• User profile image
    blowdart

    , beerinbelgi​um wrote

     

    Apple has objective C which you use with XCode, and Google uses the original .NET. It's called Java.

    Kind of. To be fussy you are using the Java language, but not the Java VM, instead there's a more phone optimised VM called Dalvik, which has better support for running multiple VMs at the same time. There's no real reason why other languages couldn't compile down to the Dalvik IL

    This is one of the reasons why Oracle is throwing a hissy fit and suing.

  • User profile image
    SteveRichter

    , beerinbelgi​um wrote

    @SteveRichter:

    "I have no idea what Apple or Google are doing software wise, if they have the equivalent of C# and .NET."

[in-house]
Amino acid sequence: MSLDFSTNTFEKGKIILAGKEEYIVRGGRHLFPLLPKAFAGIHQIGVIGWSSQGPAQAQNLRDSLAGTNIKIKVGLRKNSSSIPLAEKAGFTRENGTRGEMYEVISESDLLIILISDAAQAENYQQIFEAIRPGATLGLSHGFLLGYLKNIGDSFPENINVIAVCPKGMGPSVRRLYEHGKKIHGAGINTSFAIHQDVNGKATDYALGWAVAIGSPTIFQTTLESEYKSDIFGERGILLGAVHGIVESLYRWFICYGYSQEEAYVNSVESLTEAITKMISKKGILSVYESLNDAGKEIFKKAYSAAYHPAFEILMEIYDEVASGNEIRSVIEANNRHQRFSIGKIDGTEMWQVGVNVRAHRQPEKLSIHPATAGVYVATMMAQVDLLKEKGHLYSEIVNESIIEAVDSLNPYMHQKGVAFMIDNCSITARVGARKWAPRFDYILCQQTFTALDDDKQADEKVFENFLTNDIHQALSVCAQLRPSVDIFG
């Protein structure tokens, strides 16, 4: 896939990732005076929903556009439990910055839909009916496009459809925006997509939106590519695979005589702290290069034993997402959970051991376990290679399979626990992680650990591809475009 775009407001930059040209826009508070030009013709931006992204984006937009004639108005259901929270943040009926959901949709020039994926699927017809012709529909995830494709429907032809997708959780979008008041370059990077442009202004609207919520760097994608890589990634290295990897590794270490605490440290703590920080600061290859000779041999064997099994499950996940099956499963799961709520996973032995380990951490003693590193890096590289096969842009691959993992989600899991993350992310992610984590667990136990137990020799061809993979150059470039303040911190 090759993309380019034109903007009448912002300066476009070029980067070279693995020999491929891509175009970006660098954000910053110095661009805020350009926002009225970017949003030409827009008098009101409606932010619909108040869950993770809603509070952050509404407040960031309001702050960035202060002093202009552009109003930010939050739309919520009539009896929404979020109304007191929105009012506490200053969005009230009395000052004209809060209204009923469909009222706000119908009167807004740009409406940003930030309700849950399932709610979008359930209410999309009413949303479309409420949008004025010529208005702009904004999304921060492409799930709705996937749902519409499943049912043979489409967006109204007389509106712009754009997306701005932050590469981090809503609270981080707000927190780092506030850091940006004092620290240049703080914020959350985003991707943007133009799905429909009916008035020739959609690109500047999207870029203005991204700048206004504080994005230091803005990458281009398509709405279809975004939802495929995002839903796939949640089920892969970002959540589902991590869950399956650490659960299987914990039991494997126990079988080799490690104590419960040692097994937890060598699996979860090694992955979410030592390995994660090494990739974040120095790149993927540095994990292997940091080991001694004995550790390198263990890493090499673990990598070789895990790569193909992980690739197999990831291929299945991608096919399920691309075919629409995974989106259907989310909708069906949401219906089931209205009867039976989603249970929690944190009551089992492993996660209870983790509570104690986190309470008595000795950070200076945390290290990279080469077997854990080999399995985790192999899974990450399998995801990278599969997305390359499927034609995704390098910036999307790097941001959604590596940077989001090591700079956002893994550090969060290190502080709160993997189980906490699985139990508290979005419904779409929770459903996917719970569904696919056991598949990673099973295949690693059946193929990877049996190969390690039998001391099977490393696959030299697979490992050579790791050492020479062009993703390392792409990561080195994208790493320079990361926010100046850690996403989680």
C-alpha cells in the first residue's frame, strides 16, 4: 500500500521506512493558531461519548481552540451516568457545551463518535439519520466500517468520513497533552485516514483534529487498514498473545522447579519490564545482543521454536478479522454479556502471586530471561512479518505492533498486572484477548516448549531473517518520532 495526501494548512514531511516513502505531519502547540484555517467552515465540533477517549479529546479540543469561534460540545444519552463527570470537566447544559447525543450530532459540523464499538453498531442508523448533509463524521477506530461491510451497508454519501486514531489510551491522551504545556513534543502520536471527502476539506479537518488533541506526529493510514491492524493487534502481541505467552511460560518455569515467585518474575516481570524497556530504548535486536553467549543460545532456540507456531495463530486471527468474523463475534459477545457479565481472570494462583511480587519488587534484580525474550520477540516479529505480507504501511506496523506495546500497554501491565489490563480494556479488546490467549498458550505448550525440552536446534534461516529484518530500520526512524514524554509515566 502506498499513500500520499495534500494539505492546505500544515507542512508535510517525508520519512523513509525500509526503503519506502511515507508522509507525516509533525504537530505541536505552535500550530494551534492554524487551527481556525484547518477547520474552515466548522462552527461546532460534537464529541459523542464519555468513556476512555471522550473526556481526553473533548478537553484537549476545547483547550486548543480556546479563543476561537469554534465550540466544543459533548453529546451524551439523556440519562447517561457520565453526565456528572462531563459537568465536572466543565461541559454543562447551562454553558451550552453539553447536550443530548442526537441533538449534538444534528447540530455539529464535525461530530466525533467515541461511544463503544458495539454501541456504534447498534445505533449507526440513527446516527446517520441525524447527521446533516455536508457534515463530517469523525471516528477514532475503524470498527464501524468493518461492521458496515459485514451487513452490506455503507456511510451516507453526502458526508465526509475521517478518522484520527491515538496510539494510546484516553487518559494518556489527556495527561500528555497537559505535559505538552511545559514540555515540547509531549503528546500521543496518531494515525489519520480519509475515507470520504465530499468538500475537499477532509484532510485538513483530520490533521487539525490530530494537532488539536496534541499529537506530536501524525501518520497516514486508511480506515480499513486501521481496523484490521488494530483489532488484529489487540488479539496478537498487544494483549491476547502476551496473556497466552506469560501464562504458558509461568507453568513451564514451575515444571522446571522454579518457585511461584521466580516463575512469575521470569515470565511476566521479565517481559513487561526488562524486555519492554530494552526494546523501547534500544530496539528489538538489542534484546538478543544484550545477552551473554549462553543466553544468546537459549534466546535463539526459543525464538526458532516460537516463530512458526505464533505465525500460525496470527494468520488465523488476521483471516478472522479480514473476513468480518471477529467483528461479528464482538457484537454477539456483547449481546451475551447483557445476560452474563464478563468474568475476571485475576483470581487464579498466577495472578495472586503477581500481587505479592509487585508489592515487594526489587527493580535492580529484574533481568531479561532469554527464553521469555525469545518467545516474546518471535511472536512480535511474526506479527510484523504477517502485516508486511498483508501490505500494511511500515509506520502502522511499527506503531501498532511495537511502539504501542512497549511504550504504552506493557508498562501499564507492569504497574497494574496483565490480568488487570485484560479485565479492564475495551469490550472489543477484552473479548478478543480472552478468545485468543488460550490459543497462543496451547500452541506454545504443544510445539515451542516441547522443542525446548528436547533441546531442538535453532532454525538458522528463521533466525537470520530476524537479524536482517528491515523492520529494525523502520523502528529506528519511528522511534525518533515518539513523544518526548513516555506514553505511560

Apple has objective C which you use with XCode, and Google uses the original .NET. It's called Java. It was created far before Anders Hejlsberg, the MSJVM WFC lead(remember J++), decided to "borrow" it when Sun told him he couldn't create non JNI Win32 extensions.

     

    that I know. It is news from many years ago. I have no idea if Apple is using its abundant smarts to improve or replace objective C. Maybe a runtime framework that enables secure code to be written, yet provides all the great programmer productive features of .NET and C#.

  • User profile image
    AndyC

    , beerinbelgi​um wrote

     It was created far before Anders Hejlsberg, the MSJVM WFC lead(remember J++), decided to "borrow" it when Sun told him he couldn't create non JNI Win32 extensions.

    Bit of revisionist history there. At the time JNI not only didn't exist, but Sun claimed they would never allow Java to interface with native code directly as it would pollute the pure platform-independent nature of Java.

Conversation locked

This conversation has been locked by the site admins. No new comments can be made.